Goal is to get hundreds of Floridians home from Haiti


PEMBROKE PARK, Fla. – A Florida Division of Emergency Management flight from Haiti landed early Sunday morning at Orlando International Airport with 21 Floridians rescued from the crisis. Hundreds more want to leave.

Kevin Guthrie, the executive director of the FDEM, said most of the arrivals live in South Florida. Haiti’s chaotic gang war prompted a fuel and food shortage.

“We do have to strategically and tactically move inside of Port-au-Prince to get people to safety. That is a very, very continuous operation with roadblocks, gunfire,” Guthrie said later adding rescues are by land, air, or sea.

The FDEM flight that brought the 21 people to Orlando flew back to Cap-Haïtien, a port city on the north coast of Haiti. Guthrie said there was an aircraft on standby in Turks and Caicos.

Gov. Ron DeSantis entrusted Guthrie with a repatriation mission that has run into many complications, while over 500 Floridians are trying to leave Haiti.

“We are trying to work with a government that doesn’t exist and then we are trying to work with international laws,” Guthrie said during This Week In South Florida.

Guthrie said FDEM has found allied countries and communicates daily with federal and Haitian officials to make the flights happen.

“We are getting daily permits, so we can’t get anything to land every day for a week, or every day for the next two weeks, we have to do this bureaucratic process every single day,” Guthrie said about the Haitian permits.

Guthrie said FDEM has run into bureaucratic issues in the Dominican Republic and has been adjusting to Haitian authorities’ requirements by filing paperwork early in the morning.

“Usually by about 3-4 p.m., we hear something back that says we are clear to fly, and then we try to rush around because this particular airport does not have runway lights so we have to be off the ground by sunset,” Guthrie said.

FDEM moved the flights from the airport in Sanford to Orlando because U.S. Customs and Border Protection works longer hours there. Guthrie said he was grateful for the U.S. State Department’s help to help coordinate the FDEM flights.

Timeline of crisis in Haiti

A resident walks past a National Police officer guarding the empty National Penitentiary after a small fire inside the jail in downtown Port-au-Prince, Haiti, Haiti, Thursday, March 14, 2024. This is the same prison that armed gangs stormed late March 2 and hundreds of inmates escaped. (AP Photo/Odelyn Joseph) (Copyright 2024 The Associated Press. All rights reserved)

The Haitian gang war worsened after President Jovenel Moïse’s assassination on July 7, 2021.

Moïse had appointed Ariel Henry as the prime minister, but he had not been sworn in. Claude Joseph was the acting prime minister.

There was turmoil in the streets of Port-au-Prince when Joseph stepped down and Henry became the acting president.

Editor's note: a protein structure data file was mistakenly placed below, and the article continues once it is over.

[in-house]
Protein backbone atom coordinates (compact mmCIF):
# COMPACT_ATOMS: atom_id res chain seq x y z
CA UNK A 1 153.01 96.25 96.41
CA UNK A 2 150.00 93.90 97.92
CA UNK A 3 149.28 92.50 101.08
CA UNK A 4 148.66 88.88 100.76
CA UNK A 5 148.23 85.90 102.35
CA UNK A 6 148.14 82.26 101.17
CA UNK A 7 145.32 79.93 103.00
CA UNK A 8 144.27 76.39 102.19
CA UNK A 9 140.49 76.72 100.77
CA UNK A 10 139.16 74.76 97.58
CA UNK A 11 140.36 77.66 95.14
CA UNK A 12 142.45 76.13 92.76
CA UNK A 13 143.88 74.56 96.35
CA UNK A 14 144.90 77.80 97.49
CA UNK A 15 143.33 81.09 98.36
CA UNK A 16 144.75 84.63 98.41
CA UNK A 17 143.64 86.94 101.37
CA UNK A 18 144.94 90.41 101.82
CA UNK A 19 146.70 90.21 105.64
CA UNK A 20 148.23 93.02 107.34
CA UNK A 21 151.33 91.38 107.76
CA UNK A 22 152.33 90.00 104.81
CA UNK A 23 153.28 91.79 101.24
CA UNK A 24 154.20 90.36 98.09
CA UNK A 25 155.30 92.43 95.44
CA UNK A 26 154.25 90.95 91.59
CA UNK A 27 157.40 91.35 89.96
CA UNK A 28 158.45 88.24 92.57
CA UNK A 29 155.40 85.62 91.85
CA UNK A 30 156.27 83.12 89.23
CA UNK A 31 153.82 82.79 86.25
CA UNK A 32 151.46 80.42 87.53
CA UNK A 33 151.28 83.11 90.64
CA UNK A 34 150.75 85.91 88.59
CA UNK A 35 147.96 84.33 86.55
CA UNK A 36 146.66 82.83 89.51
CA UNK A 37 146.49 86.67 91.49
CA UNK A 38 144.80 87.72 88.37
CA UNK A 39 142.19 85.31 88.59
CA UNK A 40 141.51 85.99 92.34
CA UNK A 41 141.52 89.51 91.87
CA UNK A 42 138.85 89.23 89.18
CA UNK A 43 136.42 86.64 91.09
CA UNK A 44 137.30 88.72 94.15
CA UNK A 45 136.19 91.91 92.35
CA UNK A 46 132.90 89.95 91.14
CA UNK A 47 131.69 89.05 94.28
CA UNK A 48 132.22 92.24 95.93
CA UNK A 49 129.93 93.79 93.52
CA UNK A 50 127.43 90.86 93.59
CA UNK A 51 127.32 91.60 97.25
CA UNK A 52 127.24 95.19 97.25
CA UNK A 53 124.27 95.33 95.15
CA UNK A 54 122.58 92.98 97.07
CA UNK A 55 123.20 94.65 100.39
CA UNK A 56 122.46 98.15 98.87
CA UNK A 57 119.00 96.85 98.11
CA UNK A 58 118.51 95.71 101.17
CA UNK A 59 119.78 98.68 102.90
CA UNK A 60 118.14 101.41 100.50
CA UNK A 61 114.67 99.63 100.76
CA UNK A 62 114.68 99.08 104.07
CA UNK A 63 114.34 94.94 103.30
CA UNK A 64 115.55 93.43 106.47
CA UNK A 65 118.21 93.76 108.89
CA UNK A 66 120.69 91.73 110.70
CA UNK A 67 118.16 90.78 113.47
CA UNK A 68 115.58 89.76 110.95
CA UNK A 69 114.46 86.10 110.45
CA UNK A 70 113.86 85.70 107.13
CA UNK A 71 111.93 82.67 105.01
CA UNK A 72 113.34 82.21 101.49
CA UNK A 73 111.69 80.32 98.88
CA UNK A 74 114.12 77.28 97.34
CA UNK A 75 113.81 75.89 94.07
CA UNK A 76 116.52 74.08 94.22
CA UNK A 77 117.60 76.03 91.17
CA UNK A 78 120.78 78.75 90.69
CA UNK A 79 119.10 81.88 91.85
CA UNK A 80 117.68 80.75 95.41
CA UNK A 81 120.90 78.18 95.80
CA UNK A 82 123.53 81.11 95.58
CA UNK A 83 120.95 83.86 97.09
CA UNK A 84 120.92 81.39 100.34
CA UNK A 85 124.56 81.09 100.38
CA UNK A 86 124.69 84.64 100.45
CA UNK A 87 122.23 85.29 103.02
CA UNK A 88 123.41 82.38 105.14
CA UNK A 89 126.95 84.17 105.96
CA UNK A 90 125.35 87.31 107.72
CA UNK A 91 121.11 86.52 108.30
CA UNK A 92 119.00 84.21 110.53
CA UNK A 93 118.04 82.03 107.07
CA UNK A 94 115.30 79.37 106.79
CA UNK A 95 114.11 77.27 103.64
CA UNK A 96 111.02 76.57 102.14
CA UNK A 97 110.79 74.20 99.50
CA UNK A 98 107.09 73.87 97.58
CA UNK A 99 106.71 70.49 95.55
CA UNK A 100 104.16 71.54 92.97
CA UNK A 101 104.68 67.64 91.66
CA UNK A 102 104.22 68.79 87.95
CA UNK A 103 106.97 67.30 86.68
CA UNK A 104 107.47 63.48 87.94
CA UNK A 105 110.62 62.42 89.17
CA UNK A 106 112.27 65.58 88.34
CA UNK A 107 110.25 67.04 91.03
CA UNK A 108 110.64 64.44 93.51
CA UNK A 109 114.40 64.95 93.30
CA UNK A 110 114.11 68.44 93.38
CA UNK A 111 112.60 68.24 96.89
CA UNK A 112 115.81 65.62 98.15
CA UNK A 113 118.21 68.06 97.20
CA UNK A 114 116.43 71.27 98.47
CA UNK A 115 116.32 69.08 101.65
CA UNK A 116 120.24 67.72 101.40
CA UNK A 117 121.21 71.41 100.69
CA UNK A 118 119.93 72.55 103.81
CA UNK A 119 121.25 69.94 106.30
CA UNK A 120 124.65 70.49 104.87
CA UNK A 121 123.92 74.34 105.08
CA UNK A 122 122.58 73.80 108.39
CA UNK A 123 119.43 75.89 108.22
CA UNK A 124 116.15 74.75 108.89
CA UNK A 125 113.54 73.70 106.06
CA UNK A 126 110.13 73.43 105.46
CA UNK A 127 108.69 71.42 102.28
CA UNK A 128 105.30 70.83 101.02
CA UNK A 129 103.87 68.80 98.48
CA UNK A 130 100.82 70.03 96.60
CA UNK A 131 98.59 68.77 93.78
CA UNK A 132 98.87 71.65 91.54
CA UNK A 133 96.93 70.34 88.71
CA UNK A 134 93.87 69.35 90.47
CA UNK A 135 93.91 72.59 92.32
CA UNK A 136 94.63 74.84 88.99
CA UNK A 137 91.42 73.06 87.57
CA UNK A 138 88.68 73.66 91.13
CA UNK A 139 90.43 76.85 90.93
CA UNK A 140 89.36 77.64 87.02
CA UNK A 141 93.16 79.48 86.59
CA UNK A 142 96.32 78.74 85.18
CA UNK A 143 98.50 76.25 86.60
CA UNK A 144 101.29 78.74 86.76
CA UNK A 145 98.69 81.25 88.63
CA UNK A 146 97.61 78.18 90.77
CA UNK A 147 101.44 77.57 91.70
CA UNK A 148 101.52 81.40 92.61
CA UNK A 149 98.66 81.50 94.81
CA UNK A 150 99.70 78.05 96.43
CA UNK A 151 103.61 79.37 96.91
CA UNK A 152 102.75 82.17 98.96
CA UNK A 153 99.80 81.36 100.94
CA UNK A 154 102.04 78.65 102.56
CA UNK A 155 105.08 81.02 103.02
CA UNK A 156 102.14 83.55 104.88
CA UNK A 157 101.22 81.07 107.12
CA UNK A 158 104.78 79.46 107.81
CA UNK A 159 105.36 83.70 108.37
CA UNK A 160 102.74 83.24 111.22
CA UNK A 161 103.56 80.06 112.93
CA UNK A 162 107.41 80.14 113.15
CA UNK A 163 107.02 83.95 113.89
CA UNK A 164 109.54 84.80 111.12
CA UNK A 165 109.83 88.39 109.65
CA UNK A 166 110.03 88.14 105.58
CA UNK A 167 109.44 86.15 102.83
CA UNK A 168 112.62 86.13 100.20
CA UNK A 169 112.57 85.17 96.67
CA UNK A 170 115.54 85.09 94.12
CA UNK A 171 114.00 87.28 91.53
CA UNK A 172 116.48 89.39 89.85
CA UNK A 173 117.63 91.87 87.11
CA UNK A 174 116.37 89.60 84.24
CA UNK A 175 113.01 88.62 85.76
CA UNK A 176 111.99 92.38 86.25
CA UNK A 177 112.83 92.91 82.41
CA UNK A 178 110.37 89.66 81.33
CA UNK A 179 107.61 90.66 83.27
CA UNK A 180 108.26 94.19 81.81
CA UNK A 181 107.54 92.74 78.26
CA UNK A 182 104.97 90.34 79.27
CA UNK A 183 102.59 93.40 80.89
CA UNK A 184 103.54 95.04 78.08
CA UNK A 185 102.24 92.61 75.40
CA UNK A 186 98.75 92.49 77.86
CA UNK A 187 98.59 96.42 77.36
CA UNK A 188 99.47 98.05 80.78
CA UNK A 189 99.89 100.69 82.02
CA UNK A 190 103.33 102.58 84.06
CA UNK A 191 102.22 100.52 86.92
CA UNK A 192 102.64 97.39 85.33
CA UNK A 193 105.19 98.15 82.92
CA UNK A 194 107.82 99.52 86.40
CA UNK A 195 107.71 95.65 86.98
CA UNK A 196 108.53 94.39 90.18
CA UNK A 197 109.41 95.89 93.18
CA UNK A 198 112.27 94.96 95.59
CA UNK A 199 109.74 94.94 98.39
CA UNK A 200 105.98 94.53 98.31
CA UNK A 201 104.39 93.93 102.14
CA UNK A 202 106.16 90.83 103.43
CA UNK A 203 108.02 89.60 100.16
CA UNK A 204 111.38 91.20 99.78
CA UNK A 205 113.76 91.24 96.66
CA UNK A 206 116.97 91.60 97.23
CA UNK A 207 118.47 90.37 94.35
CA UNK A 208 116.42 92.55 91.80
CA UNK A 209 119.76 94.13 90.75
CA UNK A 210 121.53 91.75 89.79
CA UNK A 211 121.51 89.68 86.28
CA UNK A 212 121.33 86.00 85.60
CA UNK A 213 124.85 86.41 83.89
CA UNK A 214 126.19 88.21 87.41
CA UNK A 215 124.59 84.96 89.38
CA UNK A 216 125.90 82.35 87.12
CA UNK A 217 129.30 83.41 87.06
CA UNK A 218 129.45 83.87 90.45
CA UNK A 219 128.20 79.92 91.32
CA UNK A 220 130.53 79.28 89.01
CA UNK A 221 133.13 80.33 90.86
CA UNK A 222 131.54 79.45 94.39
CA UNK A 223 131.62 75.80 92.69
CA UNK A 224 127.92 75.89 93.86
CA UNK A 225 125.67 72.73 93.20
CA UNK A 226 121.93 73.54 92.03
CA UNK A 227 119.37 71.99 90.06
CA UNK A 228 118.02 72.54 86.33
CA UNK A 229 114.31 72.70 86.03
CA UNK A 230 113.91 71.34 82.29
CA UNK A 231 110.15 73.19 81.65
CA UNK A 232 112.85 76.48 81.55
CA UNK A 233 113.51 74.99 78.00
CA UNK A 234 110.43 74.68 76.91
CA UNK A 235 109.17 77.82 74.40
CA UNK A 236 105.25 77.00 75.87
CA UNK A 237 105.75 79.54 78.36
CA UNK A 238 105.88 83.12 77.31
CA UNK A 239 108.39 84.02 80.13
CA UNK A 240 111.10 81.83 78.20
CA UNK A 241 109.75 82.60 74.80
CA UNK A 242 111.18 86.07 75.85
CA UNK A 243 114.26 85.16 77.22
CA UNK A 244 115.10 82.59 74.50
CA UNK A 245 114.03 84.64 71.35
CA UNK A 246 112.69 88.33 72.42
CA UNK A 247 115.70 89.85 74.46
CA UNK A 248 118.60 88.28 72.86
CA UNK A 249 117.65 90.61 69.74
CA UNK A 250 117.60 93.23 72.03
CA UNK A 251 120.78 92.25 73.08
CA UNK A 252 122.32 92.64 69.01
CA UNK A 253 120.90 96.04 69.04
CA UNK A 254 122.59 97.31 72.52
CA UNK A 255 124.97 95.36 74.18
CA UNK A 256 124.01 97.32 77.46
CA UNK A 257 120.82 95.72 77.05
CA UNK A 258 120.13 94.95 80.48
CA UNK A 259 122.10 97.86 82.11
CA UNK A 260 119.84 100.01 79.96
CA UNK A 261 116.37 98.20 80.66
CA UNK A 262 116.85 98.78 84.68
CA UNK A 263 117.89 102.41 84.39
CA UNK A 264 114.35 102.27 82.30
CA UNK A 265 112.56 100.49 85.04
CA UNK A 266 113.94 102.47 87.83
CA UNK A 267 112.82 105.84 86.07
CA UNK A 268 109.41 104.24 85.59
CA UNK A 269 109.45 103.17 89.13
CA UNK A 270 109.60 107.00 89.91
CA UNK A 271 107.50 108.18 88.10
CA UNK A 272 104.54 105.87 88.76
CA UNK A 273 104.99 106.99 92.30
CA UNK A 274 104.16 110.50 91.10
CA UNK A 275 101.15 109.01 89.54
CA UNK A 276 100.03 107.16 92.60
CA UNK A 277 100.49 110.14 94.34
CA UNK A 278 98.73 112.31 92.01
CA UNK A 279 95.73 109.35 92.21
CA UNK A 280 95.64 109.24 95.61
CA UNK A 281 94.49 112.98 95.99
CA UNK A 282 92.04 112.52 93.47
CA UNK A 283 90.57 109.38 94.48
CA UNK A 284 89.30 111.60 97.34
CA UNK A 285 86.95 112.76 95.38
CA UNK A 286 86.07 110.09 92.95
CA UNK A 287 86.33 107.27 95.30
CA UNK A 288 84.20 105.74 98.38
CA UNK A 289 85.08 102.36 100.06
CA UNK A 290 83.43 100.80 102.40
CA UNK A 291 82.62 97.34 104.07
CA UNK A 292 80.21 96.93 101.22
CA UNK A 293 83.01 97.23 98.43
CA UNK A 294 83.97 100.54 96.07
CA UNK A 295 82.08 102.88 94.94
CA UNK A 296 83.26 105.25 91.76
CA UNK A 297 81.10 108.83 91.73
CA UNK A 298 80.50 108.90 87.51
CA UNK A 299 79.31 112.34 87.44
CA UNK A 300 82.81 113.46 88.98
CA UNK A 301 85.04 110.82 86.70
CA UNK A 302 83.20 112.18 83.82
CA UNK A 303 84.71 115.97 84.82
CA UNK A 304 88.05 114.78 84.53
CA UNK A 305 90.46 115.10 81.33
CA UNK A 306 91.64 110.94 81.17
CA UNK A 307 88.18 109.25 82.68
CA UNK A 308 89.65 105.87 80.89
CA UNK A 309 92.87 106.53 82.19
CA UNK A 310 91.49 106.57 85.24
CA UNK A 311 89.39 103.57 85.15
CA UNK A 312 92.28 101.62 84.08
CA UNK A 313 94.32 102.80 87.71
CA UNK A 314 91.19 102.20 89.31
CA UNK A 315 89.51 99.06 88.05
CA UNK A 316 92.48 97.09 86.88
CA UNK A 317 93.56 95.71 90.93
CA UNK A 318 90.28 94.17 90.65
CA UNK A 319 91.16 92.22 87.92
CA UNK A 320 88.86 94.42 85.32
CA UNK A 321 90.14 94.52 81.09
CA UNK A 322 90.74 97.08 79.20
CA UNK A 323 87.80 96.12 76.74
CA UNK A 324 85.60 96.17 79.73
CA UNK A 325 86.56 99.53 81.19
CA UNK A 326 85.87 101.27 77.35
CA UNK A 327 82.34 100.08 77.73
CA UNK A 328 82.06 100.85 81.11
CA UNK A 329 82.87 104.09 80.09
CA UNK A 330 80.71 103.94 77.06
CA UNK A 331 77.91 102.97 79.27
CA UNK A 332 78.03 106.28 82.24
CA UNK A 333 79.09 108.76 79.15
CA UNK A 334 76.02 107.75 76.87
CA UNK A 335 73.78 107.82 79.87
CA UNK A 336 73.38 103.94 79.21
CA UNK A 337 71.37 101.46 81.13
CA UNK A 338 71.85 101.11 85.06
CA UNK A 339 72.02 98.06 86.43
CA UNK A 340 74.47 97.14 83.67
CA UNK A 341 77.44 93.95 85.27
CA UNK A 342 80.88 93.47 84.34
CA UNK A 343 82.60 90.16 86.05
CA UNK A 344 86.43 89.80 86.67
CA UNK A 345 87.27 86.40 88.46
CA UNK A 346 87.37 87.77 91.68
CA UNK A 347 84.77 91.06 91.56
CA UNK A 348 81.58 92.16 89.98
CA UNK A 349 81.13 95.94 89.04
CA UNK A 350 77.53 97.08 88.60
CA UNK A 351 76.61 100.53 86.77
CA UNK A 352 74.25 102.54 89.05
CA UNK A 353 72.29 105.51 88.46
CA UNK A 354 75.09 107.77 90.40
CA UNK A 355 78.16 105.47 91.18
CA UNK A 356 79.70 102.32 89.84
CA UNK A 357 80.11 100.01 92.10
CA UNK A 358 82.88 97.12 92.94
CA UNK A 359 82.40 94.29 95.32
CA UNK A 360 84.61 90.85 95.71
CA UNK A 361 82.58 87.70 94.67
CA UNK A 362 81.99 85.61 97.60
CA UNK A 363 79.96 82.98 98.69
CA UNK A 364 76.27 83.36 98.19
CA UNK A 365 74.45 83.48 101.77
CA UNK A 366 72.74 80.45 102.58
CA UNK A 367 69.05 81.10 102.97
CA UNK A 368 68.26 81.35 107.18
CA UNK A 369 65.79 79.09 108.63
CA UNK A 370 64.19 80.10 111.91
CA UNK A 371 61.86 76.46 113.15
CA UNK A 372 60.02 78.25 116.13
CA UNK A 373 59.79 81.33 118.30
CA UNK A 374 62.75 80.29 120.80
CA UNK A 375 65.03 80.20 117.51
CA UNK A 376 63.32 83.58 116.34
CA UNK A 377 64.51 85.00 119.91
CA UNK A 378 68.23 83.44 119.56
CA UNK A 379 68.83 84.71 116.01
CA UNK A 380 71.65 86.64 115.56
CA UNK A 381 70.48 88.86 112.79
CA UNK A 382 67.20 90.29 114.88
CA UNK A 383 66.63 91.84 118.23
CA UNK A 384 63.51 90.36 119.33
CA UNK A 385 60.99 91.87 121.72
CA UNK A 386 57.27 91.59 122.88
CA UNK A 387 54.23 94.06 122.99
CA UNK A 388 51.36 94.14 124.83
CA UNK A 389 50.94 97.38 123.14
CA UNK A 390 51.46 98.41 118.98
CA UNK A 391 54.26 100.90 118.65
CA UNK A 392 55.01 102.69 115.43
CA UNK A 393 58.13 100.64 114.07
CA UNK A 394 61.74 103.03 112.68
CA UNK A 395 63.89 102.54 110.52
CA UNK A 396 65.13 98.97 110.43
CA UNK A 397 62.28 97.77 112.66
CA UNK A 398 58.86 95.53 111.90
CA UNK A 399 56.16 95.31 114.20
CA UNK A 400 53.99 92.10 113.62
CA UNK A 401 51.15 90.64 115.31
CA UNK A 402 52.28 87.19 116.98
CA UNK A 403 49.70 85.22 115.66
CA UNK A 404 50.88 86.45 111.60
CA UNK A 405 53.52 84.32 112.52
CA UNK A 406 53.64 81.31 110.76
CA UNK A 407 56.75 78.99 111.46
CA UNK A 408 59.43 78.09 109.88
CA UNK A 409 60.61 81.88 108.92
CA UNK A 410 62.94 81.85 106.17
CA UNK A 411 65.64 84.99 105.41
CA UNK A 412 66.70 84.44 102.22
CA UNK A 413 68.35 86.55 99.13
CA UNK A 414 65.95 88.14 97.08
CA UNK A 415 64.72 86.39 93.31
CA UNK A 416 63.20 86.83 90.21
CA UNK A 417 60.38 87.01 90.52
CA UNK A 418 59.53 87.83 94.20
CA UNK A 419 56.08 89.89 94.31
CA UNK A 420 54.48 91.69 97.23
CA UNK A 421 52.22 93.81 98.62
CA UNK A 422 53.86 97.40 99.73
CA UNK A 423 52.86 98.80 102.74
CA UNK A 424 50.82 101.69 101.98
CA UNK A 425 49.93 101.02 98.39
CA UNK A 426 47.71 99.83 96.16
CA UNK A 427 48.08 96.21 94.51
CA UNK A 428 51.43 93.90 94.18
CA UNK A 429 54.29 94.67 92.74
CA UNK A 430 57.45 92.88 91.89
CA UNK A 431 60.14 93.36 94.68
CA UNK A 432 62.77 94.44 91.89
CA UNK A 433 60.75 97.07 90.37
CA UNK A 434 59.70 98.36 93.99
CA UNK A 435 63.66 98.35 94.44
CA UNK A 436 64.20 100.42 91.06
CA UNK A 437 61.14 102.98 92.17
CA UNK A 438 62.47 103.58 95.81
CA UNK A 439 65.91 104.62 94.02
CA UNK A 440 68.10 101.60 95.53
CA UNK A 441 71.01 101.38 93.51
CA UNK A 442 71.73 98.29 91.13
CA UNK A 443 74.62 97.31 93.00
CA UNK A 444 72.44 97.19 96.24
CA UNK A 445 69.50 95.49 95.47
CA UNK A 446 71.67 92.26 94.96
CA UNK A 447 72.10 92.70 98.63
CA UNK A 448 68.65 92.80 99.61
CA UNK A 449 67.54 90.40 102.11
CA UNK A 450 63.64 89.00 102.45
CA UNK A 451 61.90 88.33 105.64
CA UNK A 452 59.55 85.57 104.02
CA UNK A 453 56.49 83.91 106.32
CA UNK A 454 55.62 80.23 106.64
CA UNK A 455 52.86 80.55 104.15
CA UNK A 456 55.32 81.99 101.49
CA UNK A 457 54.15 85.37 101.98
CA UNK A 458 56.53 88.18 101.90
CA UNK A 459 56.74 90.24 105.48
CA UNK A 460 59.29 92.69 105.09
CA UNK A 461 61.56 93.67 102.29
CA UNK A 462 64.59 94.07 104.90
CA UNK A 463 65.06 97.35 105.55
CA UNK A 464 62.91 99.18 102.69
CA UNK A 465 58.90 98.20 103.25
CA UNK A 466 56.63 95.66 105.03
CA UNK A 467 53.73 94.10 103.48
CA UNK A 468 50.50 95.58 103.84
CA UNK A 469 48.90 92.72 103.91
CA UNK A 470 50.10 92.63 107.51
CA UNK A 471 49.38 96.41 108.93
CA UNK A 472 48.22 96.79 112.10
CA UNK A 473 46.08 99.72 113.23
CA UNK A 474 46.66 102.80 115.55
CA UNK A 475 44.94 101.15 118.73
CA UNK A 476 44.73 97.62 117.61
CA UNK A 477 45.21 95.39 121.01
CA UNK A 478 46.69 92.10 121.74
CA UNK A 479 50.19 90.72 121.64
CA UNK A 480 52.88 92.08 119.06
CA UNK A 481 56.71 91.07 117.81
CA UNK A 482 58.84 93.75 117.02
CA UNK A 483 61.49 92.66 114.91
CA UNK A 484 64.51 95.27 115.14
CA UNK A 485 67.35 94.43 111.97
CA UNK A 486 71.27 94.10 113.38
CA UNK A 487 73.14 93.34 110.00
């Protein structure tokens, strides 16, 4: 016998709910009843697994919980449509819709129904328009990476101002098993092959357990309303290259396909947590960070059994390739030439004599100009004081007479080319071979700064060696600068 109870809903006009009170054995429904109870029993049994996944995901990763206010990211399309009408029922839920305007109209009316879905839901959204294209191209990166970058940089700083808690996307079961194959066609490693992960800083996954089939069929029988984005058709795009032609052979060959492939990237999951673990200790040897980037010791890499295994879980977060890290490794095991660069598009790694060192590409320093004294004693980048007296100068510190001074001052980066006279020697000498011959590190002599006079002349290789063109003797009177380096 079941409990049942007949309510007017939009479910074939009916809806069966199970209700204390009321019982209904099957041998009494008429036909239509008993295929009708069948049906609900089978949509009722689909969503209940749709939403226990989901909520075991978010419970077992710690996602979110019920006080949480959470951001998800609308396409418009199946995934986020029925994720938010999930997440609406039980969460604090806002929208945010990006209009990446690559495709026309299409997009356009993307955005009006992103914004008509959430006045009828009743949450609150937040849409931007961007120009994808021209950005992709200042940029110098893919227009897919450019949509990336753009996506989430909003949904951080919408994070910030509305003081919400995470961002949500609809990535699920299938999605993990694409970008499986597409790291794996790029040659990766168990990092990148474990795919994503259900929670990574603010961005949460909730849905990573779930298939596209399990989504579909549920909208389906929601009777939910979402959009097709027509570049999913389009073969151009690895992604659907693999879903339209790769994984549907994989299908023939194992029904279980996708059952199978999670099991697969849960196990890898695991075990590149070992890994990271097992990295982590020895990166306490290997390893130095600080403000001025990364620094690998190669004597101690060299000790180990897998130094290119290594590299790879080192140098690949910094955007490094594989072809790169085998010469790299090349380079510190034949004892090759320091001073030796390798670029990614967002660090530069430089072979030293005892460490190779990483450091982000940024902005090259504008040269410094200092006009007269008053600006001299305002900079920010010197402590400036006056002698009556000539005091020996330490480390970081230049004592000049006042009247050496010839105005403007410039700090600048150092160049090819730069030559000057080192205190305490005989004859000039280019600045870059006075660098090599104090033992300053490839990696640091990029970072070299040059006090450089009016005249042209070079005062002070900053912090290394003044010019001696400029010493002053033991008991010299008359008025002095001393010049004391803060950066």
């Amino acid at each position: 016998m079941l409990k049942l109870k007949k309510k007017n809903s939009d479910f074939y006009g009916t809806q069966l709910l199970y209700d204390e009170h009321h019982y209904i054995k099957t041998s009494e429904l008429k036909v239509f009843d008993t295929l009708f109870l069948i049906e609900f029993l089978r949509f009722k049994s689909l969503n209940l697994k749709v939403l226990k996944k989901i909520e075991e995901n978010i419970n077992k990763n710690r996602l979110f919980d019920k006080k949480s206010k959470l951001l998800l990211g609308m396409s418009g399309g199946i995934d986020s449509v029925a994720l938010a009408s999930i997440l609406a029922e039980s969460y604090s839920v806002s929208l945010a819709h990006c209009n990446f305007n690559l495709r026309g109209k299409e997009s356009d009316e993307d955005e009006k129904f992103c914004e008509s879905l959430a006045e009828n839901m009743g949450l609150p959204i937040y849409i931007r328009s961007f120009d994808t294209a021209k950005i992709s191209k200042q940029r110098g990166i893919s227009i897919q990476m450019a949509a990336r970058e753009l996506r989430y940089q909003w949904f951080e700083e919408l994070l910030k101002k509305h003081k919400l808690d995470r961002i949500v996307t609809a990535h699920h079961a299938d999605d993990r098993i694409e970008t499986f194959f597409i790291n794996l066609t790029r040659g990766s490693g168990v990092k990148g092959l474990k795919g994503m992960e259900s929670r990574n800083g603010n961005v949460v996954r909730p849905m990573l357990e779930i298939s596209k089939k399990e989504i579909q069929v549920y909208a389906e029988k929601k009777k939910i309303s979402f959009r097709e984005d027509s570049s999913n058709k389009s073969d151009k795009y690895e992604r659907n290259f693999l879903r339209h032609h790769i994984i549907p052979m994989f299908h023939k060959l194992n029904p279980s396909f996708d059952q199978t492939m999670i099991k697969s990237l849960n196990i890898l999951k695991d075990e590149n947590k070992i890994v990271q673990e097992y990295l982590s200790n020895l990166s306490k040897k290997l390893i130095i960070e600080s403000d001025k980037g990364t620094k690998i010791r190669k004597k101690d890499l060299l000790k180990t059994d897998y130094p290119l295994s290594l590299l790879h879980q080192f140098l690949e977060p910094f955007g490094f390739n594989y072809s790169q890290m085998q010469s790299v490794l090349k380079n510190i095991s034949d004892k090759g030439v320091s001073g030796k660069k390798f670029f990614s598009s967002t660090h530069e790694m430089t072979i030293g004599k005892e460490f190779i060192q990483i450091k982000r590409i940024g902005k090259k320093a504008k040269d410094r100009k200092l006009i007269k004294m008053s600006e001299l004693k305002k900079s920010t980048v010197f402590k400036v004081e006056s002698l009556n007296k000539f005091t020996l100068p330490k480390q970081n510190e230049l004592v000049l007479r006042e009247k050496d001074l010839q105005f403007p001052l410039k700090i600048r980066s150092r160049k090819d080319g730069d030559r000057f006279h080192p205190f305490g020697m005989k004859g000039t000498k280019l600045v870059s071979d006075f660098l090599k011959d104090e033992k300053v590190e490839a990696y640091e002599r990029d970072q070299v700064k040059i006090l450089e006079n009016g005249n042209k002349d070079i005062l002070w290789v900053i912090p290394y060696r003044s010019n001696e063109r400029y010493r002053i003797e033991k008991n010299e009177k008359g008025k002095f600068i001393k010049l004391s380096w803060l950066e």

A man transports a coffin using a cart in Port-au-Prince, Haiti, Friday, March 22, 2024. (AP Photo/Odelyn Joseph) (Copyright 2024 The Associated Press. All rights reserved)

Henry’s plea for help from the international community upset the Haitians who reject intervention.

Henry was in Kenya working toward an international law enforcement effort with the United Nations when a coalition of armed men took over the airport and a prison.

Jimmy “Barbecue” Chérizier, a former Haitian police officer turned warlord, leads the G9 coalition that recently pressured Henry into agreeing to resign.

Police take cover during an anti-gang operation at the Portail neighborhood of Port-au-Prince, Haiti, Thursday, Feb. 29, 2024. Gunmen shot at the international airport and other targets in a wave of violence that forced businesses, government agencies and schools to close early. (AP Photo/Odelyn Joseph) (Copyright 2024 The Associated Press. All rights reserved)

On a Haitian radio show, Chérizier, 47, said he supports Guy Philippe, a former high-ranking police officer, who was in a U.S. federal prison for conspiring to launder money derived from narcotrafficking.

Philippe, 56, also has the support of a new generation of gang leaders who followed Chérizier. Among them is Johnson “Izo” André, prolific on social media — especially on YouTube.

Members of the G9 and Family gang speak to each other while standing guard at their roadblock in the Delmas 6 neighborhood of Port-au-Prince, Haiti, Monday, March 11, 2024. (AP Photo/Odelyn Joseph) (Copyright 2024 The Associated Press. All rights reserved)

The Haitian National Police identified André as the leader of the 5 Segond gang based in Port-au-Prince’s Village-de-Dieu wanted for murder, kidnapping for ransom, illegal possession of firearms, vehicle theft, and hijacking of goods.

The United Nations associated André and his gangs with rapes, burglaries, kidnappings, the trafficking of drugs and weapons, and the obstruction of humanitarian assistance.

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Torres contributed to this report from Miami.

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